For the first time in history, legislation makes lynching a federal hate crime
Washington, D.C. – The Emmett Till Antilynching Act – a bipartisan bill co-sponsored by U.S. Senator Susan Collins (R-ME) – was signed into law. The legislation, which passed both chambers of Congress with overwhelming support, makes lynching a federal hate crime.
“After decades of failed attempts to outlaw lynching at the federal level, Congress has finally succeeded in passing the Emmett Till Anti-Lynching Act,” said Senator Collins. “This long overdue legislation affirms the United States’ commitment to combatting lawlessness, bigotry, and violence. I am pleased that President Biden has signed this bill into law. We must commit ourselves to a future of greater understanding, reconciliation, and justice. ”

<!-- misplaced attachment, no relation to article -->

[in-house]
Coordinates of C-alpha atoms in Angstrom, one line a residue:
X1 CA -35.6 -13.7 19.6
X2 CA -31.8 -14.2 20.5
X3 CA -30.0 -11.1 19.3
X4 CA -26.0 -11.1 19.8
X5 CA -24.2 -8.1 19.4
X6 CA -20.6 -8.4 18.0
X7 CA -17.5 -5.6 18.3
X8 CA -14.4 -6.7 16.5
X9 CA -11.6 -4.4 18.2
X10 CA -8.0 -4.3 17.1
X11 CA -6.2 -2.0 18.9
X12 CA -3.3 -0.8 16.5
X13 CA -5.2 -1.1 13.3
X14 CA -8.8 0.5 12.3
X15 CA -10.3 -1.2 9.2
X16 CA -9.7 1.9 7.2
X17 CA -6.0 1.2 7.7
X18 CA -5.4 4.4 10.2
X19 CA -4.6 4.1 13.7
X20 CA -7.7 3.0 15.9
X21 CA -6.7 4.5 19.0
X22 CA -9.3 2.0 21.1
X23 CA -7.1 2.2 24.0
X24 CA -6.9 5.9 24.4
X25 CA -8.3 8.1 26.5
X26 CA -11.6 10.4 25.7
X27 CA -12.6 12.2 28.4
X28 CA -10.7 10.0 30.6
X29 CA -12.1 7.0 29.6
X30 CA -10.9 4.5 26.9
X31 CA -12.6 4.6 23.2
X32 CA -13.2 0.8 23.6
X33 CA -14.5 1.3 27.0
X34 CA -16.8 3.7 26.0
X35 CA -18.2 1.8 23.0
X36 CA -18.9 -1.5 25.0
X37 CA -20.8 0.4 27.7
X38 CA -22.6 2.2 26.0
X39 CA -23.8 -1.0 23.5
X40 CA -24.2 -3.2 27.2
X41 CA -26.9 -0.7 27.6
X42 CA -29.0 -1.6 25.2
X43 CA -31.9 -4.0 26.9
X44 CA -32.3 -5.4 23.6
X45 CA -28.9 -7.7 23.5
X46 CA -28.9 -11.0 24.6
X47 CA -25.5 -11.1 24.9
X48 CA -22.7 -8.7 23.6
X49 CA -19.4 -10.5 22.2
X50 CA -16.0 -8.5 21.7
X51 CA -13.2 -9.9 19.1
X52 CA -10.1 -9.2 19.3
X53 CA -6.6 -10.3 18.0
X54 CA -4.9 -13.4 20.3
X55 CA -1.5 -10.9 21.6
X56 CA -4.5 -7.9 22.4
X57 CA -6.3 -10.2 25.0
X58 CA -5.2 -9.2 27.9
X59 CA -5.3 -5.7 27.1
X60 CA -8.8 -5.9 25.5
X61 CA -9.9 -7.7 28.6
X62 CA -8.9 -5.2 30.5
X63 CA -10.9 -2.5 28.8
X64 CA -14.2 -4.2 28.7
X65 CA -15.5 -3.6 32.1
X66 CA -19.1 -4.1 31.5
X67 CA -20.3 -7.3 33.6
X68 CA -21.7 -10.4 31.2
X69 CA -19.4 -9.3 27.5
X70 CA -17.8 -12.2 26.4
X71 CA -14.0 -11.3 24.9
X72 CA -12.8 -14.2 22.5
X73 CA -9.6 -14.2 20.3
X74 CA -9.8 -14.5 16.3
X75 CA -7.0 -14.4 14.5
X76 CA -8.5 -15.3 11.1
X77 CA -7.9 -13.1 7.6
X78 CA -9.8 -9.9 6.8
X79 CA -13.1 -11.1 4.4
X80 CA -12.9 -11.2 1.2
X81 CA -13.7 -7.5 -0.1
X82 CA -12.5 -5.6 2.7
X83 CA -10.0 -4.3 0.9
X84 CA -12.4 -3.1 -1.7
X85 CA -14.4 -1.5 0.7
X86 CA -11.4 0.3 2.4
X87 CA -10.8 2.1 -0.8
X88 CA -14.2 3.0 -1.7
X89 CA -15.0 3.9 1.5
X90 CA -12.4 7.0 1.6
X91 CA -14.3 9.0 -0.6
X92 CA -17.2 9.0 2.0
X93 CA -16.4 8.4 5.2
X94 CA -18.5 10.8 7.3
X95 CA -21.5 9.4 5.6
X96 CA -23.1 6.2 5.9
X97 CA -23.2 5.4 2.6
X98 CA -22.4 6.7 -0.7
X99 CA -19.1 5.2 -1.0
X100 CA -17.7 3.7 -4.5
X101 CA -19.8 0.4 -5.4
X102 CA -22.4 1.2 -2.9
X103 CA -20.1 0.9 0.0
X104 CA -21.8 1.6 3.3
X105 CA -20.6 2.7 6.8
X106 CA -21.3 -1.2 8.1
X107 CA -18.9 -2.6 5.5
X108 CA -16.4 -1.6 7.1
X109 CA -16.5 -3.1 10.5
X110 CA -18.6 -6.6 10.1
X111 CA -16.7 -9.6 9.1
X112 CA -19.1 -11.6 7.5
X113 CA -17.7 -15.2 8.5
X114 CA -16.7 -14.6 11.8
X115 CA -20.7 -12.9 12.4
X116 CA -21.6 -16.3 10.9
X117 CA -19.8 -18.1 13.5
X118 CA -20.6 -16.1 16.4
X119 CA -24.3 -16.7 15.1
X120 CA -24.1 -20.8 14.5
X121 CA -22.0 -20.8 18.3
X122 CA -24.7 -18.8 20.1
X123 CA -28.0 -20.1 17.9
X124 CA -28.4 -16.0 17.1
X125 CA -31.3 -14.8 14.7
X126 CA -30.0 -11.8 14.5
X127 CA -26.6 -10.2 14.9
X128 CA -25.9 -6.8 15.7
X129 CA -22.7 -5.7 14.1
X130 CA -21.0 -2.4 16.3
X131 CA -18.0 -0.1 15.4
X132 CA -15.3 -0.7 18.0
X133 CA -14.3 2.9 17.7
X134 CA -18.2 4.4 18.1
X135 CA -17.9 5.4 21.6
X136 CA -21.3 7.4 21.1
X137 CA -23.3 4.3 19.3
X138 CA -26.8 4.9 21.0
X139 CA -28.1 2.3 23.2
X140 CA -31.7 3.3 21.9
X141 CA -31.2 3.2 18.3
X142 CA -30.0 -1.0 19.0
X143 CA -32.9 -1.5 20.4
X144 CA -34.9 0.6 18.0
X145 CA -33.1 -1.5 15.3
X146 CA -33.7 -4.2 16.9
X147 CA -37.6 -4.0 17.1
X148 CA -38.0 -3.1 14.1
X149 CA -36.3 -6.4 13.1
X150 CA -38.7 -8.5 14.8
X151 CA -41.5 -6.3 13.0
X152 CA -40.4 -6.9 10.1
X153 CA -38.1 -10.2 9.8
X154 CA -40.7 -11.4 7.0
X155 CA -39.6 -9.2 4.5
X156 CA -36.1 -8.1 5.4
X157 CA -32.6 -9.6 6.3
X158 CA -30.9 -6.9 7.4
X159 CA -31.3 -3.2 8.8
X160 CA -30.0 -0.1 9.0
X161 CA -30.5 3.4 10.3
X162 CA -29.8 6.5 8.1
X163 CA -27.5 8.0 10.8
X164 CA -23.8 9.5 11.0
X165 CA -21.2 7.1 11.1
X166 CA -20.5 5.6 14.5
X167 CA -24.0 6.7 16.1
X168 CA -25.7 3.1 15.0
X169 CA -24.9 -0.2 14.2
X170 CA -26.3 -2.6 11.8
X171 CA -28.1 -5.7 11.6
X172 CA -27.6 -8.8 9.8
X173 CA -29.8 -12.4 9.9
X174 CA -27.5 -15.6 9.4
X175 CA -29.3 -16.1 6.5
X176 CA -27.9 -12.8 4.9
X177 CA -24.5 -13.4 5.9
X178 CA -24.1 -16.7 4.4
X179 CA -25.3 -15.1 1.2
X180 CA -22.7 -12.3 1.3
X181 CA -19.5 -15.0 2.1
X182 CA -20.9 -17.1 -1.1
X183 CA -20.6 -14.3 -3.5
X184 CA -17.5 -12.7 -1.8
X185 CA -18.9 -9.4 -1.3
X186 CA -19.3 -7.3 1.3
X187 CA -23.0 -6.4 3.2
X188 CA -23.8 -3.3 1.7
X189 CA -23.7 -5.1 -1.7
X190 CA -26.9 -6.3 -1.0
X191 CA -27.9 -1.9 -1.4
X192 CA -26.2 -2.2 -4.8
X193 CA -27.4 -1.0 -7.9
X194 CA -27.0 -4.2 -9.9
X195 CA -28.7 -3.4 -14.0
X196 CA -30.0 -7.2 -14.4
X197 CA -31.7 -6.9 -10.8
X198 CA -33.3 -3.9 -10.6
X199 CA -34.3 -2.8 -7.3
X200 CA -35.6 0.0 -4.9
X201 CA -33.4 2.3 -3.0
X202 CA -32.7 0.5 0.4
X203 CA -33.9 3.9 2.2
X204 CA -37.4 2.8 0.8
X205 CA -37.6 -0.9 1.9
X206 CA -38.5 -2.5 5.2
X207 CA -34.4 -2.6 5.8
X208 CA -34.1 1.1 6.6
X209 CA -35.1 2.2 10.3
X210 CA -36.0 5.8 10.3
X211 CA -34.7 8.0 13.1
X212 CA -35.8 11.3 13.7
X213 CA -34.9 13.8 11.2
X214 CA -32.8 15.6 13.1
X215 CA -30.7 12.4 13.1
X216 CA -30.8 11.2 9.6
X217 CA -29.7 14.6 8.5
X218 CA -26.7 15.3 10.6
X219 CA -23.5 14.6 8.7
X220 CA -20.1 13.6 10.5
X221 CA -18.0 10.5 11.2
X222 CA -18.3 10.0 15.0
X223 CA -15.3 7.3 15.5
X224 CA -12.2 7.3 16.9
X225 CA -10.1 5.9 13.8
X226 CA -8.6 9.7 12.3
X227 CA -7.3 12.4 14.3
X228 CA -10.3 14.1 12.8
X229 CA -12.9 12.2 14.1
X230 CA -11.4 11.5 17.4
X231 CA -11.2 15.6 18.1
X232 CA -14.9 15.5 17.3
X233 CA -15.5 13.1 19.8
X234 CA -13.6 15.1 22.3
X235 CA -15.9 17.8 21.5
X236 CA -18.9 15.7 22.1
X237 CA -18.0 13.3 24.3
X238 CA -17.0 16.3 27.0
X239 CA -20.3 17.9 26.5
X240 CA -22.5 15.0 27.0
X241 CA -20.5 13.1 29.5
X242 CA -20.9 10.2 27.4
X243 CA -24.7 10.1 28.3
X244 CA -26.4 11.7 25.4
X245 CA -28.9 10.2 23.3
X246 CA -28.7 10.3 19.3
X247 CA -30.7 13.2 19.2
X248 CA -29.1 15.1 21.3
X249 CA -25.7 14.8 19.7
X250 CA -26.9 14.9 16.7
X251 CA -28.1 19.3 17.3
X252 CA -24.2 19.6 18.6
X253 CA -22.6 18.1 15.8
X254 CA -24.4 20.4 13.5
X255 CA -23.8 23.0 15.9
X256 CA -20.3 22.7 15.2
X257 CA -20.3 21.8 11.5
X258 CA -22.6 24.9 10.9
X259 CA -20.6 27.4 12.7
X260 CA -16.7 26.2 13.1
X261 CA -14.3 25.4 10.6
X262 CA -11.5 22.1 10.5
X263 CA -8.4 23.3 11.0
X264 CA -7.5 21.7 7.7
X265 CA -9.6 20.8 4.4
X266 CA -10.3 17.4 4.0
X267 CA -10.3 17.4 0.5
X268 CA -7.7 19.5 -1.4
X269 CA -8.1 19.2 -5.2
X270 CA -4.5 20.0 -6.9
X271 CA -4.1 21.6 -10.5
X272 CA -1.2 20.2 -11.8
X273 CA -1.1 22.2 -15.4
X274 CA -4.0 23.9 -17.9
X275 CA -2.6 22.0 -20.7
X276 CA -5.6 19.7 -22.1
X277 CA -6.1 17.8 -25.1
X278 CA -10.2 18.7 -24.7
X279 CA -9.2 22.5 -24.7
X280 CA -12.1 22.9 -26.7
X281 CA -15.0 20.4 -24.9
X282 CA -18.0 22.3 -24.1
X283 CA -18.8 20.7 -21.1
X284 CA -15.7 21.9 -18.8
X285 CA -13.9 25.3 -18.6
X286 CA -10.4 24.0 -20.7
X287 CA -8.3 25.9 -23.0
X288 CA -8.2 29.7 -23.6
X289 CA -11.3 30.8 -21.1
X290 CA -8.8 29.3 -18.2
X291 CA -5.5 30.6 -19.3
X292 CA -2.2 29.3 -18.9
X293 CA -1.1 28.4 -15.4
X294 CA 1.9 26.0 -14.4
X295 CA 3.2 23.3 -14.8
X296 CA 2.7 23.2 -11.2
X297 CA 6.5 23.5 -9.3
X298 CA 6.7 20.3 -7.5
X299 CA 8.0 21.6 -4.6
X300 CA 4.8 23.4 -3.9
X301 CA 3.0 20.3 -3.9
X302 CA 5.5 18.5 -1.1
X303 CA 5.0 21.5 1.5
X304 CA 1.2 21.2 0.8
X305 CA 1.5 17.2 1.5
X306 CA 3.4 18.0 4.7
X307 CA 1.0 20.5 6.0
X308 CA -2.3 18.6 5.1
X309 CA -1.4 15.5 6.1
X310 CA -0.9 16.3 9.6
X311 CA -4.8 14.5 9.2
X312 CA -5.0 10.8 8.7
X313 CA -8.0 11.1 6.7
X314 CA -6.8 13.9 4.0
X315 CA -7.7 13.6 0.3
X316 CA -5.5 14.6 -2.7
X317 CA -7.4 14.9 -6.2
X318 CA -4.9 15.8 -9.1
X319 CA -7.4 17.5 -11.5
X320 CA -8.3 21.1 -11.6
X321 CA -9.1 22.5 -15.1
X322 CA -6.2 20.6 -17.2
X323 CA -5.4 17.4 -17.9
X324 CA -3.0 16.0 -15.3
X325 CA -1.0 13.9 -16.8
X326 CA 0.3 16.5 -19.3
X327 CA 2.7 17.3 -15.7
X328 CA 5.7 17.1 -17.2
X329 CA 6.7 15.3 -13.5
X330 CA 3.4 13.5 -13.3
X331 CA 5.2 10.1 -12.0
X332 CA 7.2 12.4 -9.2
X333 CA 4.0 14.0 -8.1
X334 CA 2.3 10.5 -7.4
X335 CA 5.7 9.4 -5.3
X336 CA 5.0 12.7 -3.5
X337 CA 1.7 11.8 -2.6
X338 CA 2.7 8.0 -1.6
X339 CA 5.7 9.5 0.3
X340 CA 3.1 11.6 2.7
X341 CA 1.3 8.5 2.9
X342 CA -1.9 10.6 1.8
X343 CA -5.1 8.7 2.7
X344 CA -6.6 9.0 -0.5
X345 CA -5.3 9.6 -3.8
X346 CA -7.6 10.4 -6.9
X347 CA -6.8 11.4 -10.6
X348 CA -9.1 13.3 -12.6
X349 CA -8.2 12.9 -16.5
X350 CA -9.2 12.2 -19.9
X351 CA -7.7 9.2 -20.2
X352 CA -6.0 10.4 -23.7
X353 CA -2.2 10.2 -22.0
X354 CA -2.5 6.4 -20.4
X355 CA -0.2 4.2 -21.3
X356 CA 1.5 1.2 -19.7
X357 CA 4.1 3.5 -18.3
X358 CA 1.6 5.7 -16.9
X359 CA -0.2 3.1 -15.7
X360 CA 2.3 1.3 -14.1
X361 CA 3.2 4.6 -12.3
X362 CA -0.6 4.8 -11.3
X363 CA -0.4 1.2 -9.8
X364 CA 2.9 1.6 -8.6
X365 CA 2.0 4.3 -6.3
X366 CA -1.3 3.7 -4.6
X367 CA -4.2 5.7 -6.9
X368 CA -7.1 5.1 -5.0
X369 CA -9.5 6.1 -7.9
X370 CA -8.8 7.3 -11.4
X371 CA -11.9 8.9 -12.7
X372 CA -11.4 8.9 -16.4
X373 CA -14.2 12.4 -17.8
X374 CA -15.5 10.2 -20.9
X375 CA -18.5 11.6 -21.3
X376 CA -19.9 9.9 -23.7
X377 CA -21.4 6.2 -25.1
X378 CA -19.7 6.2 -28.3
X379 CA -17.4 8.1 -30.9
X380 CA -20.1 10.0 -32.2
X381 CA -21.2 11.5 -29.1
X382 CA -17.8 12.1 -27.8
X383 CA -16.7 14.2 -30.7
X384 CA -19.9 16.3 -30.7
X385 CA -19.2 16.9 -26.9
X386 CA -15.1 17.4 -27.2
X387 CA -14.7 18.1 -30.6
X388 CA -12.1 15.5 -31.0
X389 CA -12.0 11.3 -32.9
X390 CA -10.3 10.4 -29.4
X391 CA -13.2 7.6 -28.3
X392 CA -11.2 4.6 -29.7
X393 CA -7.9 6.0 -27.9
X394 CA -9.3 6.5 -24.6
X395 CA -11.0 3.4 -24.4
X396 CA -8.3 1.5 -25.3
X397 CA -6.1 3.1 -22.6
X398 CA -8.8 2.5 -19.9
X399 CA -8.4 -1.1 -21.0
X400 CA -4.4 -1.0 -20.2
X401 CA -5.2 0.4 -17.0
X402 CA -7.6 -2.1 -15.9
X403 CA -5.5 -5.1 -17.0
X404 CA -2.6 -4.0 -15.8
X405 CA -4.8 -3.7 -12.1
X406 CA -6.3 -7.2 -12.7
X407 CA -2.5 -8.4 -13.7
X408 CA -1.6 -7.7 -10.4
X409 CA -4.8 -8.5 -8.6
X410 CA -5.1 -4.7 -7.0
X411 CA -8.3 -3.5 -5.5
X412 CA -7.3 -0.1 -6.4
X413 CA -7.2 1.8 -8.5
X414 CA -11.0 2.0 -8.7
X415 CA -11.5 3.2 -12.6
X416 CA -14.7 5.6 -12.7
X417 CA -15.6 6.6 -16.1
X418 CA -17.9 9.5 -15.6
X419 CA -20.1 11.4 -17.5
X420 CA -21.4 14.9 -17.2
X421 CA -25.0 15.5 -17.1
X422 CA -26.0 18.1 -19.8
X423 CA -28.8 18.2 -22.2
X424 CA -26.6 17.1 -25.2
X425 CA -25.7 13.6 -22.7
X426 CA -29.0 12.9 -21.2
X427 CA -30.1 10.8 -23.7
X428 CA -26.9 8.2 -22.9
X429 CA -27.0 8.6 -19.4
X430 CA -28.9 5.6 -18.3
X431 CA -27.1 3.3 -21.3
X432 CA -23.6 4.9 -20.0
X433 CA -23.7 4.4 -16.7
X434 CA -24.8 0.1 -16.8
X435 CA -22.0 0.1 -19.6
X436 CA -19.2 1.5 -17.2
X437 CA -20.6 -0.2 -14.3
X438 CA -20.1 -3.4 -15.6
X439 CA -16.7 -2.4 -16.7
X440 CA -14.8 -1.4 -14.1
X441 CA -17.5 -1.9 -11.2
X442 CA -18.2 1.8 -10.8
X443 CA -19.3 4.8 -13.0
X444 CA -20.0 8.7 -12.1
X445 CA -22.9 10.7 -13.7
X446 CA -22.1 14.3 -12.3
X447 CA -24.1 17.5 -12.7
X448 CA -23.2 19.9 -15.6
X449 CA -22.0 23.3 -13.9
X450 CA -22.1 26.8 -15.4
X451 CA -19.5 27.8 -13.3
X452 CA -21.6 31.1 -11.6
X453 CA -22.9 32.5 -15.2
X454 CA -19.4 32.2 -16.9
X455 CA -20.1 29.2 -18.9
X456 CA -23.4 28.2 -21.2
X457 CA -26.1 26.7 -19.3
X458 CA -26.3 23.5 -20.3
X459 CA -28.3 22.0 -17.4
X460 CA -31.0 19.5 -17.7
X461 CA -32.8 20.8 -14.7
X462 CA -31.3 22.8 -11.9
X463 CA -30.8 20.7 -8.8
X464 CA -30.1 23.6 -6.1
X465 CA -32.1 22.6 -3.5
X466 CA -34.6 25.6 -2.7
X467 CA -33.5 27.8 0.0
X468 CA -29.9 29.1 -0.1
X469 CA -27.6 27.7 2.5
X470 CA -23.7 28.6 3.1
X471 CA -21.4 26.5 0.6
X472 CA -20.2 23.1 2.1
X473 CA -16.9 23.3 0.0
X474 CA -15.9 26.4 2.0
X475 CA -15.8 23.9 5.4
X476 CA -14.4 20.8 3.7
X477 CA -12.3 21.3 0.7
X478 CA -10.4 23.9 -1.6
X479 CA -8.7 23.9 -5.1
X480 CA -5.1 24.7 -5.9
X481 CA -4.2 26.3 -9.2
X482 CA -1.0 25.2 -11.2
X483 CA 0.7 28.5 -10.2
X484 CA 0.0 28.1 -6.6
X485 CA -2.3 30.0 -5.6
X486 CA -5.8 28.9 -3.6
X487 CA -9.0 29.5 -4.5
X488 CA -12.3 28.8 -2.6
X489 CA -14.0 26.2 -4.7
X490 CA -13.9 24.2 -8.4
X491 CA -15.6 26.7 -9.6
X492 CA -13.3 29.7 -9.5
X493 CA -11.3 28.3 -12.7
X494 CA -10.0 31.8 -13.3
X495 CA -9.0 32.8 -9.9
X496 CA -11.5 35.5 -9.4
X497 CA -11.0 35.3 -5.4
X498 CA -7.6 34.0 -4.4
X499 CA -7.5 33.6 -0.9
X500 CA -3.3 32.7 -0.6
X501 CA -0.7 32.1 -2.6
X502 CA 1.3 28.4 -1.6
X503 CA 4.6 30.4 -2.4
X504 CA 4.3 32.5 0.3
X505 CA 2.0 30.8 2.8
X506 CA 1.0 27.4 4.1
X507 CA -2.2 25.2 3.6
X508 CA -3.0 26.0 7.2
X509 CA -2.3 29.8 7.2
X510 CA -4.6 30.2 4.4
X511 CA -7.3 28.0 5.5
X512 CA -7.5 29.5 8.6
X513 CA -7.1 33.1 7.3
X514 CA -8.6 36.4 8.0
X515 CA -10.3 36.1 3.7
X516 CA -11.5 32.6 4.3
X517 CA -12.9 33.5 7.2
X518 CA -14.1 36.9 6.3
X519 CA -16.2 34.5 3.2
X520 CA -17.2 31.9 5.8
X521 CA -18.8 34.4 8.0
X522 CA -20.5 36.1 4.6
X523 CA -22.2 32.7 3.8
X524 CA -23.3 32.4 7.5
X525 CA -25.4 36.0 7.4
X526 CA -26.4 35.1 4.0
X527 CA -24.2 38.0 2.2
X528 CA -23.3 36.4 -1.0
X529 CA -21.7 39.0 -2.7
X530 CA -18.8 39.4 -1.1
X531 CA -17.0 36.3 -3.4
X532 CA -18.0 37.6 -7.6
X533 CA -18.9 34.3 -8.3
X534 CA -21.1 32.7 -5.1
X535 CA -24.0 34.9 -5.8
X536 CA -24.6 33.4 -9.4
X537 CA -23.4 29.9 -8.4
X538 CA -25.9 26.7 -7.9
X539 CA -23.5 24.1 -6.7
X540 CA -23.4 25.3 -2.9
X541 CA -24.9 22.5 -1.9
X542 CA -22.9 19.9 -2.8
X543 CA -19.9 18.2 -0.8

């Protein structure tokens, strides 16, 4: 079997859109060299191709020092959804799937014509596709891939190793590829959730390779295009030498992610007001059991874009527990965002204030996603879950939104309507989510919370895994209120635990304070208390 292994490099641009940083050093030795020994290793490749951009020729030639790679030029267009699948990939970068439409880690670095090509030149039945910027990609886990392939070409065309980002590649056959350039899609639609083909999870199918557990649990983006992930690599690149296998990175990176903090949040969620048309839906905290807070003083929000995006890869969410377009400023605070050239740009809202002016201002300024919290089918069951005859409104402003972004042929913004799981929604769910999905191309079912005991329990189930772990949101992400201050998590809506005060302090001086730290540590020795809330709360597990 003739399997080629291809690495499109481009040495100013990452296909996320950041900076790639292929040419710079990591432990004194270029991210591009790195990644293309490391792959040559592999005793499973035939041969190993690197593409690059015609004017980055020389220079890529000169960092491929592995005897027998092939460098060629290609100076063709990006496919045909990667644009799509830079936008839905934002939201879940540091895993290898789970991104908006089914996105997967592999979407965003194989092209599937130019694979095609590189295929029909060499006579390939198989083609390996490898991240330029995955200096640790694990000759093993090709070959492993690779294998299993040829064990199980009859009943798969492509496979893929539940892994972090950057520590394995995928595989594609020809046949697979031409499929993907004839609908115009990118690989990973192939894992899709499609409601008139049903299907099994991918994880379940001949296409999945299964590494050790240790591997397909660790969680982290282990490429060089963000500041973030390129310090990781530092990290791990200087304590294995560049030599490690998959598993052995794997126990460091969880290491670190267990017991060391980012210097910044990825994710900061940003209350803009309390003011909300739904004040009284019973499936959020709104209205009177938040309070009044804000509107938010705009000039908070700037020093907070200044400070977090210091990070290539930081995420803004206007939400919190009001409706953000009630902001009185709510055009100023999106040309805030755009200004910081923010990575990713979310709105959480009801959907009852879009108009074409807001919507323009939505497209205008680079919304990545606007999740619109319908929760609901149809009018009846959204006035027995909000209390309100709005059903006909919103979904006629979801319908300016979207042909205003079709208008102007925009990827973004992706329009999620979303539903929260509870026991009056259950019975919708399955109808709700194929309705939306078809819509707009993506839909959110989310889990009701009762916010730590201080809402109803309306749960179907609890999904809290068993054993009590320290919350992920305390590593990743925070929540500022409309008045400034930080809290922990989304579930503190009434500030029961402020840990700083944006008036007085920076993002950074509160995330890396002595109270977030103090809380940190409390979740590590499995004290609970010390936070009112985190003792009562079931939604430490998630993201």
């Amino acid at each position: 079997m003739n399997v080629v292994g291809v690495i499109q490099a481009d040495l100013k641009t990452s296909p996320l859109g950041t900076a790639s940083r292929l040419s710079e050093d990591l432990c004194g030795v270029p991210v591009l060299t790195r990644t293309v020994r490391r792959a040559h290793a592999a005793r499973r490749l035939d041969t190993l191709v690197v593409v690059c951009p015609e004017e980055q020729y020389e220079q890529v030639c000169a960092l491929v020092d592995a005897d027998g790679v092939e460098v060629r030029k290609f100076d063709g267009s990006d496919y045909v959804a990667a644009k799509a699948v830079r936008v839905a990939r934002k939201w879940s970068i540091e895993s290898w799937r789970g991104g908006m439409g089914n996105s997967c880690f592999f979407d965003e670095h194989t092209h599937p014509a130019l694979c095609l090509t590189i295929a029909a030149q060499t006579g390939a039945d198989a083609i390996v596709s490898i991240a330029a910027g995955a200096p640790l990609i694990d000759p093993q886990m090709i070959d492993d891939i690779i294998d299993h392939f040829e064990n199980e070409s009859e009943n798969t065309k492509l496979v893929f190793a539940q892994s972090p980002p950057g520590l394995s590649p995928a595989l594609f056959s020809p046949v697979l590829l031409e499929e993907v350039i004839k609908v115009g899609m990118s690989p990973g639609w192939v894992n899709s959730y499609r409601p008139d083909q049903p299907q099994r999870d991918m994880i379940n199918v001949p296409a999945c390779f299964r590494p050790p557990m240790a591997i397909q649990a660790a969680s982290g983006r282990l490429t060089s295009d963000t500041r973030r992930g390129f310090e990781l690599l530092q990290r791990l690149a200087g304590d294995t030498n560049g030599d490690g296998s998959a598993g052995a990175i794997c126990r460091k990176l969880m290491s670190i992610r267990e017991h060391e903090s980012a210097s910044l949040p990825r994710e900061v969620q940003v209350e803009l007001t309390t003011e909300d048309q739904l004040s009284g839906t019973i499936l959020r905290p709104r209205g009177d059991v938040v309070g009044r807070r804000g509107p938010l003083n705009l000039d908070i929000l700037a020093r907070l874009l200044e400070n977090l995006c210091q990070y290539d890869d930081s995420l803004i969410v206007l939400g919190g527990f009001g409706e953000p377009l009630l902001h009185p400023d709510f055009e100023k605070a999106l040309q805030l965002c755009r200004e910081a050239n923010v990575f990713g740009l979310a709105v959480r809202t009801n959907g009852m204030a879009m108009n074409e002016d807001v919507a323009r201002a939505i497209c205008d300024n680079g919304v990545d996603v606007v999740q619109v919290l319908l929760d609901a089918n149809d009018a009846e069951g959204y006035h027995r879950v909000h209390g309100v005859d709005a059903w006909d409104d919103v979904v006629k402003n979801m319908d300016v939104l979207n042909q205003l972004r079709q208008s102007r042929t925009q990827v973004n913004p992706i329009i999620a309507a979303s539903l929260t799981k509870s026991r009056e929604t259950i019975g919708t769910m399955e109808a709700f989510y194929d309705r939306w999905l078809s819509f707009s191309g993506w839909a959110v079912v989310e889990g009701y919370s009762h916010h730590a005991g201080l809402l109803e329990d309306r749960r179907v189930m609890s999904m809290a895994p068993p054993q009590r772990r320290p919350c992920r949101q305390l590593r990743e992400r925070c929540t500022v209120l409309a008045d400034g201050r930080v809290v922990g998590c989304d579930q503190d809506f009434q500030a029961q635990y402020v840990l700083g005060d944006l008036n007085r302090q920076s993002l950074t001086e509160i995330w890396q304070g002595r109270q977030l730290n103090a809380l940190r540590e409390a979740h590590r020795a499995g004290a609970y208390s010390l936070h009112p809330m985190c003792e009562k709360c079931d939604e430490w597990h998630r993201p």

The Emmett Till Antilynching Act amends the U.S. Code to designate lynching a federal hate crime punishable by up to 30 years in prison. The legislation is named after Emmett Till, an African American teenager from Chicago, Illinois, who was lynched while visiting family in Mississippi in 1955. His death galvanized the emerging Civil Rights Movement.
In 2014, Senator Collins sponsored the Emmett Till Memorial Tree on the U.S. Capitol grounds. The sycamore tree was planted in honor of Emmet Till. During the tree planting ceremony, she noted that, “the American sycamore that we dedicate to Emmett Till would have been familiar to him in the parks and tree-lined streets of Chicago.”
The bill was introduced by Senators Cory Booker (D-NJ) and Tim Scott (R-SC). In addition to Senator Collins, the bill was co-sponsored by Senators Raphael Warnock (D-GA), Rand Paul (R-KY), Alex Padilla (D-CA), Marco Rubio (R-FL), Maggie Hassan (D-NH), Shelley Moore Capito (R-WV), and Tina Smith (D-MN).